GuidesHow To Avoid ABSD For Singapore Properties (Legally)
- by Ryan J Ong
- August 3, 2020
- 6 min read
Remember back in the 1990’s? Those were the days when Singapore property investors strutted around, explaining how every home they bought made the next home purchase even easier.
The rent from one property paid for the next property, the rent from that property paid for a third, etc. You could say those were the glory days for a property investor in Singapore.
Well those days are long over. Today, the massive tax on second or subsequent housing – called the Additional Buyers Stamp Duty (ABSD) – has put a damper on it. The good news is, it indirectly makes your first home more affordable. The bad news is, it can cost you a pretty penny when you’re ready to expand your property portfolio.
Here are the fair, legal ways you can be excused from paying the ABSD:
- Buy an Executive Condominium (for upgraders)
- Decouple (if the cost doesn’t exceed the ABSD)
- Purchase under trust (if you have a lot of cash in hand)
- Sell one, buy two
- Get a dual-key unit
- Buy a commercial property
1. Buy an Executive Condominium (for upgraders)
One annoying thing about ABSD is that, even if you’re just upgrading and have no intention to own two properties, you still need to pay the ABSD first (you can apply for remission if you sell your previous home within six months of getting the new one).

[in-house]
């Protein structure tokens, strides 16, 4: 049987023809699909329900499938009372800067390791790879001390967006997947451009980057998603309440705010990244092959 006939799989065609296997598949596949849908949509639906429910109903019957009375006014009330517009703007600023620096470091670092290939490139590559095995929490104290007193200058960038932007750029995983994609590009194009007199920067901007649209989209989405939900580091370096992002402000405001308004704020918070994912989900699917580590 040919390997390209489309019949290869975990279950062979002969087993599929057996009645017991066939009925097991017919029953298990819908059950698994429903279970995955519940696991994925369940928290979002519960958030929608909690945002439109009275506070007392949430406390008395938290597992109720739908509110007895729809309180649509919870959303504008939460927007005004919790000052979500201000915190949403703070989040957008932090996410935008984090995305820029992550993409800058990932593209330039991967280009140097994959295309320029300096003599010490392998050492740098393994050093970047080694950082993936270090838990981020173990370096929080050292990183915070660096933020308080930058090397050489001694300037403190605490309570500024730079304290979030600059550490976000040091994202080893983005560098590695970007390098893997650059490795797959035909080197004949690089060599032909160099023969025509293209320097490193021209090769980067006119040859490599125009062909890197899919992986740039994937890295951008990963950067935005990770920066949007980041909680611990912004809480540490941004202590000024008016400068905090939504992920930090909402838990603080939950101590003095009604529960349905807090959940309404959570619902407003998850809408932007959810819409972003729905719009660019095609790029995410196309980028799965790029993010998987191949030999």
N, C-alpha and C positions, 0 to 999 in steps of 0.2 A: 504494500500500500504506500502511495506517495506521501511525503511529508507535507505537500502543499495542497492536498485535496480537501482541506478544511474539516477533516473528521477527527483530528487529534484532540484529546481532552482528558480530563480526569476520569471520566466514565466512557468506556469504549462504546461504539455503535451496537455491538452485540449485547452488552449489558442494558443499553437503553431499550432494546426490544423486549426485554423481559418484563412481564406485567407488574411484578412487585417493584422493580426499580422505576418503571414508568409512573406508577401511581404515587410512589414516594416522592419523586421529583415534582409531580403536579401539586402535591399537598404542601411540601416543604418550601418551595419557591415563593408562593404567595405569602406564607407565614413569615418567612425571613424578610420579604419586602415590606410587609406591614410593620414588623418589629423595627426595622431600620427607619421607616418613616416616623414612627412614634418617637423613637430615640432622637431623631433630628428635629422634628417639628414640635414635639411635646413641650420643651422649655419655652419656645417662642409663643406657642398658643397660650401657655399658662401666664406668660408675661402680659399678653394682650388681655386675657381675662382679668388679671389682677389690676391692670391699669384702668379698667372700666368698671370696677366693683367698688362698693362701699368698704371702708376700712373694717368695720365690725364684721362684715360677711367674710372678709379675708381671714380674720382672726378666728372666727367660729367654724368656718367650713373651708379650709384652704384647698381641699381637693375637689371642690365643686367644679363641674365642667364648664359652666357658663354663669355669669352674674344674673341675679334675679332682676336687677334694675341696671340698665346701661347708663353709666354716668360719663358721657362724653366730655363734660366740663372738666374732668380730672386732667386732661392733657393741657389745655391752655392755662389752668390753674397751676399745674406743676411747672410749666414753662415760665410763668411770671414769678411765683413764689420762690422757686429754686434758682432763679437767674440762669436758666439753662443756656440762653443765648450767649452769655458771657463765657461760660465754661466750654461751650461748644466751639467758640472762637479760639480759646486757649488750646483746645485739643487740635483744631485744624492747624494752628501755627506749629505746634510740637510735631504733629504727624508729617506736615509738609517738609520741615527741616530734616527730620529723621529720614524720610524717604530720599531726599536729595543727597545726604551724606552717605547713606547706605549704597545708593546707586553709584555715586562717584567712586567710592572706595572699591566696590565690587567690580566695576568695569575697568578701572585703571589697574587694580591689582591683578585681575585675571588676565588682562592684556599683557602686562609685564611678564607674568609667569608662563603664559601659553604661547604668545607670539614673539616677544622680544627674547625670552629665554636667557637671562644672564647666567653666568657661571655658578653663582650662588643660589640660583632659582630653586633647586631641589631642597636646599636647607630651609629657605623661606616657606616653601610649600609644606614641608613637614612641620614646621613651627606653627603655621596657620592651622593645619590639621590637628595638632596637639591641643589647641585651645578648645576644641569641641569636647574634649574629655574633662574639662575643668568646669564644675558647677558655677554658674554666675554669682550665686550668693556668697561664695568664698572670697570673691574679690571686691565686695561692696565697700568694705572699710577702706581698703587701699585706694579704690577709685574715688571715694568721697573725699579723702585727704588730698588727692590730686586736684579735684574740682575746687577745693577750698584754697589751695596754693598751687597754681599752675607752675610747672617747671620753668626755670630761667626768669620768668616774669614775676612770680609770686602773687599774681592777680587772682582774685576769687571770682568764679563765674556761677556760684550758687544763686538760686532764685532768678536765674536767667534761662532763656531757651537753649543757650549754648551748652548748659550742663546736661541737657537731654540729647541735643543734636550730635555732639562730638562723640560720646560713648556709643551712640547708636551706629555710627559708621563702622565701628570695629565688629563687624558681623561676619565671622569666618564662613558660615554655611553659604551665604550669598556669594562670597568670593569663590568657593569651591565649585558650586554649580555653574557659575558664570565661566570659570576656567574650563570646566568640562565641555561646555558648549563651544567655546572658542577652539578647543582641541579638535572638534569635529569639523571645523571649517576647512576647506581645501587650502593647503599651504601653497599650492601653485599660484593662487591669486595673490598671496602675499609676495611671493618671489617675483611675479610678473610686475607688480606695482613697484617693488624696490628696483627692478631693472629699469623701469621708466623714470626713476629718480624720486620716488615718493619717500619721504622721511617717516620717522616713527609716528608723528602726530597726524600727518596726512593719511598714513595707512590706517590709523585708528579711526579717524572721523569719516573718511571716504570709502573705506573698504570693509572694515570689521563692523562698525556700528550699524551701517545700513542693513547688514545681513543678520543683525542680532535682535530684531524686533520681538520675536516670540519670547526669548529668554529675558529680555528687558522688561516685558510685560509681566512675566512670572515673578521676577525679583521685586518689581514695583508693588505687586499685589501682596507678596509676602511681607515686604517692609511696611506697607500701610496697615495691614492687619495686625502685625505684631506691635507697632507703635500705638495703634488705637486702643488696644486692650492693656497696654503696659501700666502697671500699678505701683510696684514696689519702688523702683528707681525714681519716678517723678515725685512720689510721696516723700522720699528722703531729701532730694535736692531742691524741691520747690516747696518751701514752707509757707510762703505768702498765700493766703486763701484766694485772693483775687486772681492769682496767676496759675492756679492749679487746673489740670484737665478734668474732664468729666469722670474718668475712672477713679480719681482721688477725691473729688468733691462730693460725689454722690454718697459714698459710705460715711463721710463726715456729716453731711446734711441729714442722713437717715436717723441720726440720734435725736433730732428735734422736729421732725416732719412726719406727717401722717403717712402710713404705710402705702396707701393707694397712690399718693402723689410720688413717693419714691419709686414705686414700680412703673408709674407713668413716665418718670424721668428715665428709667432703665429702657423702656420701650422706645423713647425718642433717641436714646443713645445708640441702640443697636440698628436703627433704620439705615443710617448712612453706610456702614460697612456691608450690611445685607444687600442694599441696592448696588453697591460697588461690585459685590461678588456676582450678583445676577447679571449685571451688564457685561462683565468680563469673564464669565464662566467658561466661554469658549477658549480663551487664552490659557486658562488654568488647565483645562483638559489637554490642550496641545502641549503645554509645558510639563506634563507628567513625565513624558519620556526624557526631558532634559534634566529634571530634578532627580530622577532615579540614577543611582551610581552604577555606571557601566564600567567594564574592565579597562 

This means you still need to have the hefty 12 per cent tax (or 15 per cent for Permanent Residents) in cash or your CPF*.
But here’s the good news: that only applies to private condos. If you purchase an Executive Condominium (EC), you don’t need to pay the ABSD first. You do still need to dispose of your flat within six months of course; but at least you won’t be faced with needing more cash or CPF savings upfront.
*You can pay stamp duties like the ABSD with your CPF.
2. Decouple (if the cost doesn’t exceed the ABSD)
This is the most heavily promoted way to avoid the ABSD; but note that it has costs of its own, and it doesn’t always work.